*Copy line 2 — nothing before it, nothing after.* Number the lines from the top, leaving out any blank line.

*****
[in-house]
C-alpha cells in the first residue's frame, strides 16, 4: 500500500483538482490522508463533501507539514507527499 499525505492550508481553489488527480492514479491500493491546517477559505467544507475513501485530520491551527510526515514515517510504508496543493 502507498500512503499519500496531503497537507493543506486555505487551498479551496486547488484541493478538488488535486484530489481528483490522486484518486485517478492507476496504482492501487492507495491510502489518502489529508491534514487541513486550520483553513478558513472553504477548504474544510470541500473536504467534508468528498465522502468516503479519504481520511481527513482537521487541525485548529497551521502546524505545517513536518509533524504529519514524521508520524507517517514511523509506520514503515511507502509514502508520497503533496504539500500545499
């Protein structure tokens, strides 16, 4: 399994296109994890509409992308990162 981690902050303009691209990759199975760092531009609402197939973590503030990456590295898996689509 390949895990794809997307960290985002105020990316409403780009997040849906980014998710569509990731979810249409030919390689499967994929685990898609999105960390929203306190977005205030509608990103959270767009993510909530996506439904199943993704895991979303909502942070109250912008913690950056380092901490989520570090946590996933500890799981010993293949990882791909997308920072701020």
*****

C-alpha cells in the first residue's frame, strides 16, 4: 500500500483538482490522508463533501507539514507527499 499525505492550508481553489488527480492514479491500493491546517477559505467544507475513501485530520491551527510526515514515517510504508496543493 502507498500512503499519500496531503497537507493543506486555505487551498479551496486547488484541493478538488488535486484530489481528483490522486484518486485517478492507476496504482492501487492507495491510502489518502489529508491534514487541513486550520483553513478558513472553504477548504474544510470541500473536504467534508468528498465522502468516503479519504481520511481527513482537521487541525485548529497551521502546524505545517513536518509533524504529519514524521508520524507517517514511523509506520514503515511507502509514502508520497503533496504539500500545499